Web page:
Back to business as Cork City appoint Dunne new manager

CORK CITY’s new cooperative owners yesterday appointed Tommy Dunne as their first team manager for the coming season. Dunne served as assistant manager with former Turner’s Cross chief Paul Doolin during the eventful 2009 season.

Speaking last night after his appointment, Dunne insisted he was relishing the challenge in the First Division.

“It’s a job I would always have liked and I’m delighted to take it on. Last year was an enjoyable year for me even though there were problems with the club. I’ve enjoyed being in Cork, the people, and playing in Turner’s Cross. It’s an exciting job and I’m looking forward to getting started.”

Earlier yesterday, two-time Cork City boss Damien Richardson turned down an approach from FORAS – the fans group which has total control of the club at the moment – to take over the role of manager. The Dubliner cited work commitments for his decision.

Meanwhile, Liam Kearney says the Cork City fiasco has seen the soul dragged out of professional football on Leeside.

The winger, dubbed the “Conna Maradona”, won the league title, the FAI Cup and the Setanta Cup with Cork before leaving for a second time at the start of last season to join Derry.

Now hoping to help Waterford United out of the First Division, the 27-year-old ex-Ireland U21 international has described the situation in his home county as an ‘absolute disgrace’.

“I was gutted,” said Kearney. “I think if you look at it over the last few years, the soul has been dragged out of it.

“When I was there we had some great times. We were filling the stadium every week and always pushing for a cup or a league and for Europe. It was brilliant. I think if people look at the memories we’ve had over the last few years at Cork… there were some fantastic days. To now see the club go through the dirt. Every second week you’re looking at another court case. It’s just an absolute disgrace.

“It’s sad for the league and sad for Cork. You know, people have to look at the situation at Derry City, and they are in the First Division as well, another massive club, and they are looking to rebuild and get the club back on an even footing and hopefully Cork can do that now as well.”

Kearney recalls that when Tom Coughlan first took over Cork City following examinership in 2008 everyone at the club thought their problems were over. But he soon realised that further trouble lay on the horizon.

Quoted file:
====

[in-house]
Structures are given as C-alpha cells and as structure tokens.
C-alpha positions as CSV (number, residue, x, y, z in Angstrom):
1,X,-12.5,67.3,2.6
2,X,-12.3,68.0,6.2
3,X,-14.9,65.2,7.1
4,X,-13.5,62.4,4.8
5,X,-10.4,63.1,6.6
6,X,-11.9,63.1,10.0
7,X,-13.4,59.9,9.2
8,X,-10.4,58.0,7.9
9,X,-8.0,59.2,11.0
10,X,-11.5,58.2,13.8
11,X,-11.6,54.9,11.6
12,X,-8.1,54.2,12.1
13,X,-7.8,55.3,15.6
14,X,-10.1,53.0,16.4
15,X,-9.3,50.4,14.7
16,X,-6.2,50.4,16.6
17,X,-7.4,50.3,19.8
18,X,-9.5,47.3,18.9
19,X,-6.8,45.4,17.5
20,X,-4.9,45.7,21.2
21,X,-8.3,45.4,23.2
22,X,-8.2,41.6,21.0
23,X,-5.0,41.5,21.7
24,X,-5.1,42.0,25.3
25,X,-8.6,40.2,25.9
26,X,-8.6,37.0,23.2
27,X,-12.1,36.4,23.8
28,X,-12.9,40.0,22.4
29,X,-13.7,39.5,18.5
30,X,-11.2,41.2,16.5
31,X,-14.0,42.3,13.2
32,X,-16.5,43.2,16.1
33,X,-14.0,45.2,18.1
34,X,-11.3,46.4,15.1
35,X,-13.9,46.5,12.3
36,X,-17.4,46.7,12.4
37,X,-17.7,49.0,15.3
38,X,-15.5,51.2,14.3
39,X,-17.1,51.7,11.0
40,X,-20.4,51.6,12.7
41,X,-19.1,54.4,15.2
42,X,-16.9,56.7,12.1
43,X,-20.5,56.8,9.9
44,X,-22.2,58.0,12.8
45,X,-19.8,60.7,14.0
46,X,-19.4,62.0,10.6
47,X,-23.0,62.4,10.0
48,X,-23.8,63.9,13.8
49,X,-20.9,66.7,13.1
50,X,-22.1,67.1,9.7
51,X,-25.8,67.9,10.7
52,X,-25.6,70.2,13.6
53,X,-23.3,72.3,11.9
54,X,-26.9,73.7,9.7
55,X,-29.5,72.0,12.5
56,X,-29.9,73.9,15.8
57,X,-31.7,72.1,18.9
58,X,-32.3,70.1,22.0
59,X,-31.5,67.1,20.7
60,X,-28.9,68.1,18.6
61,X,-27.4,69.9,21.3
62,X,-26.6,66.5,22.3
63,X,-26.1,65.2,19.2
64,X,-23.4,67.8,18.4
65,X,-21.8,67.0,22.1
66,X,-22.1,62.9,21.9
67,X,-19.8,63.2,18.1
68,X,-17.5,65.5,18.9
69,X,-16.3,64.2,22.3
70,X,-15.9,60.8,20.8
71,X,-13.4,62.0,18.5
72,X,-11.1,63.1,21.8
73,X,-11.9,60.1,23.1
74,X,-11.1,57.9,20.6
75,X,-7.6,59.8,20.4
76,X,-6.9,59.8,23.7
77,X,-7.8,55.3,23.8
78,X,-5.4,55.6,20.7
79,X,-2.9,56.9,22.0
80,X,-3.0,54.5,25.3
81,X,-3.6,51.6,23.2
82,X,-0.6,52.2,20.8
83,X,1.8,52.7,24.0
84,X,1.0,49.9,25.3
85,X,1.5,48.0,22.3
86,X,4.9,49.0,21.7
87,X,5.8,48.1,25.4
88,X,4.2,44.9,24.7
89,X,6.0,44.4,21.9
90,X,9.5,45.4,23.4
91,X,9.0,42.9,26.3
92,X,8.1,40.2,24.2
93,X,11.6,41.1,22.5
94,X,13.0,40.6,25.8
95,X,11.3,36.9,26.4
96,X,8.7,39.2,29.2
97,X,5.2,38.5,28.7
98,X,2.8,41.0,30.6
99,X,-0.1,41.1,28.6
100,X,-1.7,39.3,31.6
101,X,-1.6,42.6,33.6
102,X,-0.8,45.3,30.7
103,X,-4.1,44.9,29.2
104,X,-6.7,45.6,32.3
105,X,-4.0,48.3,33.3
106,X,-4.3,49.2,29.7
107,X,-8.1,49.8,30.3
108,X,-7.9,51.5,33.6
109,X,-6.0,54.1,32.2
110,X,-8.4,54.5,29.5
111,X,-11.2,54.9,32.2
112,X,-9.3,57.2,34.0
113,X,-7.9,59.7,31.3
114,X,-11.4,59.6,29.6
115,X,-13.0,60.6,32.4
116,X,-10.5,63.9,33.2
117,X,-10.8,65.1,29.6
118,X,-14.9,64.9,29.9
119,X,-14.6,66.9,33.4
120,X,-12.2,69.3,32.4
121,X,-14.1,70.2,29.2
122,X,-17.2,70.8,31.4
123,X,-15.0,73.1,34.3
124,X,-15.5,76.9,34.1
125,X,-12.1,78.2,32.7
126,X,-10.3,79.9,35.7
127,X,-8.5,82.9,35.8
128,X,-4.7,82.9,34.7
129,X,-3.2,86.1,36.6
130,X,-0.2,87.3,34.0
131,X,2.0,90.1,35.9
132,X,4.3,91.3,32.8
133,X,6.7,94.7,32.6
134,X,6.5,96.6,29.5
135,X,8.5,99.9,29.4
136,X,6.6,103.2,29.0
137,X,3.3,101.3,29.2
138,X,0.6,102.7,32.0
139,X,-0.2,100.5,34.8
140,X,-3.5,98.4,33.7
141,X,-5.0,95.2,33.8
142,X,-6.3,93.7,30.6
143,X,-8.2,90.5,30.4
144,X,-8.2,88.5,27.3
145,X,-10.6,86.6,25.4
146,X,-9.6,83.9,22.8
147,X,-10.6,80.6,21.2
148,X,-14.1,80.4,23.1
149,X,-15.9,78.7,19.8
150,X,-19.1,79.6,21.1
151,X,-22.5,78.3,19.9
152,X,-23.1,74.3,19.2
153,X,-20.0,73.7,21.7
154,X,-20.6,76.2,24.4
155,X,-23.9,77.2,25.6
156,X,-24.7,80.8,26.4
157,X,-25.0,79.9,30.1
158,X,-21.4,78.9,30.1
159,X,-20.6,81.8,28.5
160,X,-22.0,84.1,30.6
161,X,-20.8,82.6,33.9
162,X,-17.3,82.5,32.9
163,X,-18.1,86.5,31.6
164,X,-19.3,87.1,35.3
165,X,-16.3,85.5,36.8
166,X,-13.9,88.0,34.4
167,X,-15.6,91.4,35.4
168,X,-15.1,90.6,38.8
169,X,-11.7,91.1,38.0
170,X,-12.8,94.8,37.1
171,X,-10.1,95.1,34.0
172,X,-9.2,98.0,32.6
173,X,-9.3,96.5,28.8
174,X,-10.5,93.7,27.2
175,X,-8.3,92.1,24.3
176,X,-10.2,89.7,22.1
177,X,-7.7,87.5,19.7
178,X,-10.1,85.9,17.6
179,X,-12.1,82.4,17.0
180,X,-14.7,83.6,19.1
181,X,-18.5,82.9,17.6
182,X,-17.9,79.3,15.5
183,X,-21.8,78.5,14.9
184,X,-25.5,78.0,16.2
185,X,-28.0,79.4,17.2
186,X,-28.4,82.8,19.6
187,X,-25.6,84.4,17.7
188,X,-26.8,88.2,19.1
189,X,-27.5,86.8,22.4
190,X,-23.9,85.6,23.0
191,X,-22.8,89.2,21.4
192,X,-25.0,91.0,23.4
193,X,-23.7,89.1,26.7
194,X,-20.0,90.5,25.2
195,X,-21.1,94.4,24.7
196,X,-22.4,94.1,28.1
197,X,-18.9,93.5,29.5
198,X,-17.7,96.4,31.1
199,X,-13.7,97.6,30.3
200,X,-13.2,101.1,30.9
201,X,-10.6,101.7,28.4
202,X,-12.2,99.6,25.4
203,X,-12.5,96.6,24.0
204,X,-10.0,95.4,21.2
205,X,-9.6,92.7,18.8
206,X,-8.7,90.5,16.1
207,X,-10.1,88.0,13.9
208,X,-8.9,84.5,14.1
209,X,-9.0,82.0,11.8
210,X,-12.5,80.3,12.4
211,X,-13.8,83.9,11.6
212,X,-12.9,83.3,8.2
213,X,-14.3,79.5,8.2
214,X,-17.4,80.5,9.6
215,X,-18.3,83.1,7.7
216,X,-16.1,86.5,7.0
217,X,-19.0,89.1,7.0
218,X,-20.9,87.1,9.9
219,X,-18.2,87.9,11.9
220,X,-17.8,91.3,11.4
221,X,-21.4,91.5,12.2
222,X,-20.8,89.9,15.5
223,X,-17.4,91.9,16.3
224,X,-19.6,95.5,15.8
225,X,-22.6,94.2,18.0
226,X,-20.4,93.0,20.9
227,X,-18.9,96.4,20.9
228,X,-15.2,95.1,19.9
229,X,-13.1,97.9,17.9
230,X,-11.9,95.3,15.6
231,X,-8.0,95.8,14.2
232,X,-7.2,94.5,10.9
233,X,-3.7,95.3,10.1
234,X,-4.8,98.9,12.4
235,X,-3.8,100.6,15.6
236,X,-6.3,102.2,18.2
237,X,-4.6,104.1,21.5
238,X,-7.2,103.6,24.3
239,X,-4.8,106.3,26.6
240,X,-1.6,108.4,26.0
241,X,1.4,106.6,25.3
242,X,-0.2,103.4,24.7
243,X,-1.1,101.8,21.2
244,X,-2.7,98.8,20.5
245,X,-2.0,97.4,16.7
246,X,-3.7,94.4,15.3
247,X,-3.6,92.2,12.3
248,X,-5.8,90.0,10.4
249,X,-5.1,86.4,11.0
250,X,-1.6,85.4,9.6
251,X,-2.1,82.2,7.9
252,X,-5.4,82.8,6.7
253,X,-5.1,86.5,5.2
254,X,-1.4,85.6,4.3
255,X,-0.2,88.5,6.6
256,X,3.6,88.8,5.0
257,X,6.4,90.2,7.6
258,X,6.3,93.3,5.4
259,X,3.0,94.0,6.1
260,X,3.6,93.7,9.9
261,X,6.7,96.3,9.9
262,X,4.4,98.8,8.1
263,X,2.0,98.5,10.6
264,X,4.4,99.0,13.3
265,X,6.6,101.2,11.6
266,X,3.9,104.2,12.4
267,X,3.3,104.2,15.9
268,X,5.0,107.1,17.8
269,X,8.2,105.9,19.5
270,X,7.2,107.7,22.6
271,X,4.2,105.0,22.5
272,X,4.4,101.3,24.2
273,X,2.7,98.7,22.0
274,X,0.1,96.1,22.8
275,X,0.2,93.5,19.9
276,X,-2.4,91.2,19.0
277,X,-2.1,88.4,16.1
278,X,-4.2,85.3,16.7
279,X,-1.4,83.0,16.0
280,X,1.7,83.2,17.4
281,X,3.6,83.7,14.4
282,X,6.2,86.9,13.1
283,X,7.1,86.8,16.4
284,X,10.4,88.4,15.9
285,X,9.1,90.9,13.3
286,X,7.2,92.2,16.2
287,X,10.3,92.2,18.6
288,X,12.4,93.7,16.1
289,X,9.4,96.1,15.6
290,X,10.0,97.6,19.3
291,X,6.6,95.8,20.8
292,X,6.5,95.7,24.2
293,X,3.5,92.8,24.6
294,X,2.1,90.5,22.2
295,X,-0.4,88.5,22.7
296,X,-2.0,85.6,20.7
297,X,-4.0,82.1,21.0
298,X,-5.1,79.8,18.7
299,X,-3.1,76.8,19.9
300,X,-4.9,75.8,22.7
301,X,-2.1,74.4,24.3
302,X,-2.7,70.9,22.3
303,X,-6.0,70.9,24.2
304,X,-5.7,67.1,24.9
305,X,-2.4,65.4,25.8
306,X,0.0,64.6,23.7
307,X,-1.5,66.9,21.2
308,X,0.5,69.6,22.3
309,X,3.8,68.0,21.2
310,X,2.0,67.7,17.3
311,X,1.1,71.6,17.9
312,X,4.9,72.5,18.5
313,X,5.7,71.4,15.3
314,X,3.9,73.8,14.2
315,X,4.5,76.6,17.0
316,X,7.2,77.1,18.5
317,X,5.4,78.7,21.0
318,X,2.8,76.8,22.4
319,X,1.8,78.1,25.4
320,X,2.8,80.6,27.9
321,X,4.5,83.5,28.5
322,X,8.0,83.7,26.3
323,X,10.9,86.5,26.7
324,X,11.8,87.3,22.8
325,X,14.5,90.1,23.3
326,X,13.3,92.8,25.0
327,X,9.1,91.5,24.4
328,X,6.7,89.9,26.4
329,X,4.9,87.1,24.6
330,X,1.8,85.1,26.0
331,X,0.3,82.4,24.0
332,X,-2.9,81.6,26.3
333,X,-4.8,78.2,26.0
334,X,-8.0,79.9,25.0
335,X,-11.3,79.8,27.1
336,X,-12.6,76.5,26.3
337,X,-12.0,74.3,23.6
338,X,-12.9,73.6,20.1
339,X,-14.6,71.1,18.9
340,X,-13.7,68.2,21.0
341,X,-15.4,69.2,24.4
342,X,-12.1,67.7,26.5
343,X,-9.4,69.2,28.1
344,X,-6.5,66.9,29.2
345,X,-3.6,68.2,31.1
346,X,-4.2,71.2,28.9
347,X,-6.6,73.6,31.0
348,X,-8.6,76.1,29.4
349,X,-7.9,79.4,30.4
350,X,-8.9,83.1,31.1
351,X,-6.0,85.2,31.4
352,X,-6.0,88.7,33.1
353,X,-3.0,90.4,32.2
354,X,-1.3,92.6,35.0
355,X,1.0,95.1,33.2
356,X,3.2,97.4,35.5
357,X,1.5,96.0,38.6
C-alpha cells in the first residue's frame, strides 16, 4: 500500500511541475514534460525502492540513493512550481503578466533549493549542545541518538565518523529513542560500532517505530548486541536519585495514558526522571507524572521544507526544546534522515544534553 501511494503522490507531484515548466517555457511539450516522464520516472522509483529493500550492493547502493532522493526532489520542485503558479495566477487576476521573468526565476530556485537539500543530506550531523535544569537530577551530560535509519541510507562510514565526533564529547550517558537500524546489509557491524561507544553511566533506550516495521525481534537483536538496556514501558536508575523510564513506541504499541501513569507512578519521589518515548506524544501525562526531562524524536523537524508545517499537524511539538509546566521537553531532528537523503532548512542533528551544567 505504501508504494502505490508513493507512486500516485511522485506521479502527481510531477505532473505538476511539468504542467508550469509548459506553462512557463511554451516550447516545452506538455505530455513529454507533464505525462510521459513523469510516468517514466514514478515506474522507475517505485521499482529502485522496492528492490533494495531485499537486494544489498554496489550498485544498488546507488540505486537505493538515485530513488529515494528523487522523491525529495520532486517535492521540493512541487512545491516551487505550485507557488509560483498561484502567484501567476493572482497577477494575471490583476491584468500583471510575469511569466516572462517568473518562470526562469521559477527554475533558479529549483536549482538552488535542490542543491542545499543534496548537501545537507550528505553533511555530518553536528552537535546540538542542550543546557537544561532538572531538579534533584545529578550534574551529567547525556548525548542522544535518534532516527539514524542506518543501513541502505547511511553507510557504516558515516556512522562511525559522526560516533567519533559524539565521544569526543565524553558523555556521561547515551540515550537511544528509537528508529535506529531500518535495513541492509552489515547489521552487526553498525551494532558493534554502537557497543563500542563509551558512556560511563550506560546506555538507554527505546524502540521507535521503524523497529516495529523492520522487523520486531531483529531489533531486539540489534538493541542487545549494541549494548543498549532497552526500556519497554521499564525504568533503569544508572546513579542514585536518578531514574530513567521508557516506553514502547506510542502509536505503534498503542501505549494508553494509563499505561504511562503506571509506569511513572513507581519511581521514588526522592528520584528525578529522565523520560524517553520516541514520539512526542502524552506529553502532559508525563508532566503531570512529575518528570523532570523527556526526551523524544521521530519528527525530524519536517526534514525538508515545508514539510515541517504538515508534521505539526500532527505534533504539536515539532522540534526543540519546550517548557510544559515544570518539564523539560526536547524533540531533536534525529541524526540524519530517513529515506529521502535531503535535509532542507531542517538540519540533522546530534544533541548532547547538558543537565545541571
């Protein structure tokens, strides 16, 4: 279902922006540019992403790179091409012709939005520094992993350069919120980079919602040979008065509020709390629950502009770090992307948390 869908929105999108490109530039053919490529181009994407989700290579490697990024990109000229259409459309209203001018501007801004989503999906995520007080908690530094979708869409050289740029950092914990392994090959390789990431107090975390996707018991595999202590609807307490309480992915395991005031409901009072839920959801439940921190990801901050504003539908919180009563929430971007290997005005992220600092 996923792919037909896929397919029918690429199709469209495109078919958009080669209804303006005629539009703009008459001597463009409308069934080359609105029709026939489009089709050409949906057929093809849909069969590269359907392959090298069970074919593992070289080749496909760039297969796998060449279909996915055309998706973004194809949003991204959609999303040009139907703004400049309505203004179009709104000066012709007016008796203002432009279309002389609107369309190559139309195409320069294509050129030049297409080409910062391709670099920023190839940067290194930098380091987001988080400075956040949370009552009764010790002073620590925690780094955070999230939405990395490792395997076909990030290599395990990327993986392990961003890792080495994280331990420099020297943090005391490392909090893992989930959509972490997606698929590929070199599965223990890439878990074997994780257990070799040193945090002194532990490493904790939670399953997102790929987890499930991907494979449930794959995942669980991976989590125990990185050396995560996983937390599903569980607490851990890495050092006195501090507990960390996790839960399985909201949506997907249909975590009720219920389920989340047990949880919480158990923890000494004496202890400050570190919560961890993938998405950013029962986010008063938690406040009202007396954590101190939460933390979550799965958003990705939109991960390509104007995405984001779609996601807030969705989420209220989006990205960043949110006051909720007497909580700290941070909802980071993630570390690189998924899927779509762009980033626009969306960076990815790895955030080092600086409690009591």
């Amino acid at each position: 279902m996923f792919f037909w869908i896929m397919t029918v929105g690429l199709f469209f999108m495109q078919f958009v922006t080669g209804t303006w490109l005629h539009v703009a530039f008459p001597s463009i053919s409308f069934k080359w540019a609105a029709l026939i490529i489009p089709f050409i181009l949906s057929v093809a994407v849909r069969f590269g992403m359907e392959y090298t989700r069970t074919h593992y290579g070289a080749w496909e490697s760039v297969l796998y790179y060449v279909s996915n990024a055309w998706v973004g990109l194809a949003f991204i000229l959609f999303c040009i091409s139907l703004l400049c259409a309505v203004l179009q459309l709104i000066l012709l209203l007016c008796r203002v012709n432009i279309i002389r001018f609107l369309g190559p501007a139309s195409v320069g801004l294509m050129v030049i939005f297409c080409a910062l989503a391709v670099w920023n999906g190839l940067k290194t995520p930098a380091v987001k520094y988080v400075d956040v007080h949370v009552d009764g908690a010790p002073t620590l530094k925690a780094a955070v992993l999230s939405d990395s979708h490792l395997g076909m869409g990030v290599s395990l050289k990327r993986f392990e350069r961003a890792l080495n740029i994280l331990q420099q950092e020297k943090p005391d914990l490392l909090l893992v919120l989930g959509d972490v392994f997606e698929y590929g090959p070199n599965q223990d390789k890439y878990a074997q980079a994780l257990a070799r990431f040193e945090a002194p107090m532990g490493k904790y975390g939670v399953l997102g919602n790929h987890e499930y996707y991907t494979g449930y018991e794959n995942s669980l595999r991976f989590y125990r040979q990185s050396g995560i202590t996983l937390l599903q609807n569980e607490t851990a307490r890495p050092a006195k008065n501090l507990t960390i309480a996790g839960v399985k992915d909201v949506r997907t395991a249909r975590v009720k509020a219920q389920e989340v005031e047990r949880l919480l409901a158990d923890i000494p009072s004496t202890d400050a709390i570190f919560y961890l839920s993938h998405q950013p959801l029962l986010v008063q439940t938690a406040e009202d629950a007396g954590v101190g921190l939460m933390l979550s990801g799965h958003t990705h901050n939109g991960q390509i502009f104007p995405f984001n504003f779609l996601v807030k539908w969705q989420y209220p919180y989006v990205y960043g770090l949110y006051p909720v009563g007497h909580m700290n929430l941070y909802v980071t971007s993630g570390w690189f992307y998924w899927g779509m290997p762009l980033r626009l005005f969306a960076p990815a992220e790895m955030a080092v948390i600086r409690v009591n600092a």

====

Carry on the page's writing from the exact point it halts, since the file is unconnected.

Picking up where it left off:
“We won the Setanta cup and Tom came in that season,” said Kearney. “We were hoping that things would be rebuilt with Tom, with the right structure going forward. At the end of that season, I could see clearly a fair vision of what the next season was going to hold.

“You look at it two ways, you look at the person in charge of the club and know it’s not going to go to plan.

“At the same time, I was from Cork and I would have done a lot to stay there. I had a lot of good times. (But) realistically I had a fair idea of what was to come and unfortunately I was right in my perception of what was going to come. When you meet someone first, you take them at face value until they let you down on what they promise you. As a player, you can deal with so much because at the end of the day, we love playing football, we’d probably play for free if you weren’t playing pro.

“But when it’s your livelihood and you have mortgages and kids, you expect someone to be honest with you and straight and I don’t think that’s happened.”

The unfortunate Kearney was then at Derry City last season and witnessed their collapse, as a result of the club’s breaching contract regulations, first hand.

“It’s very hard, I was in Derry and things started to go bad, but I think I dealt with it better, though, because I was ‘here we go again’.

“YOU have to be mentally strong. You look at the economy, everyone is in a bad position. I’m a positive person, I’m looking forward rather than back. Maybe I could have gone to Australia for a year, but I decided to give football another year, to see how things are going and see what the future is.”

Meanwhile, PFAI secretary general has reacted angrily to Cork City manager Roddy Collins’ criticism of the players’ union on a radio station on Tuesday night.

“I heard Roddy’s comments, when he questioned where were the PFAI, I can assure him we were talking to the players all day (Tuesday),” said a clearly annoyed McGuinness.

“I asked him to contact me and I have had no contact from him in the last 24 hours whatsoever. We were working behind the scenes all the time and we have been. I was down there 13 times last year and I’m bitterly disappointed to hear someone like him question our association.”

Meanwhile following the decision of the Independent Club Licensing Committee not to award Cork City FC a licence to compete in the League of Ireland, and the subsequent decision of the High Court to wind-up Cork City Investment FC Ltd, the Setanta Sports Cup Organising Committee today (24/02/10) confirmed that the club will be deemed to have forfeited its two remaining matches in the 2009/10 Setanta Sports Cup.

Their opponents in these matches, Sligo Rovers and Cliftonville, have been awarded 3-0 victories.


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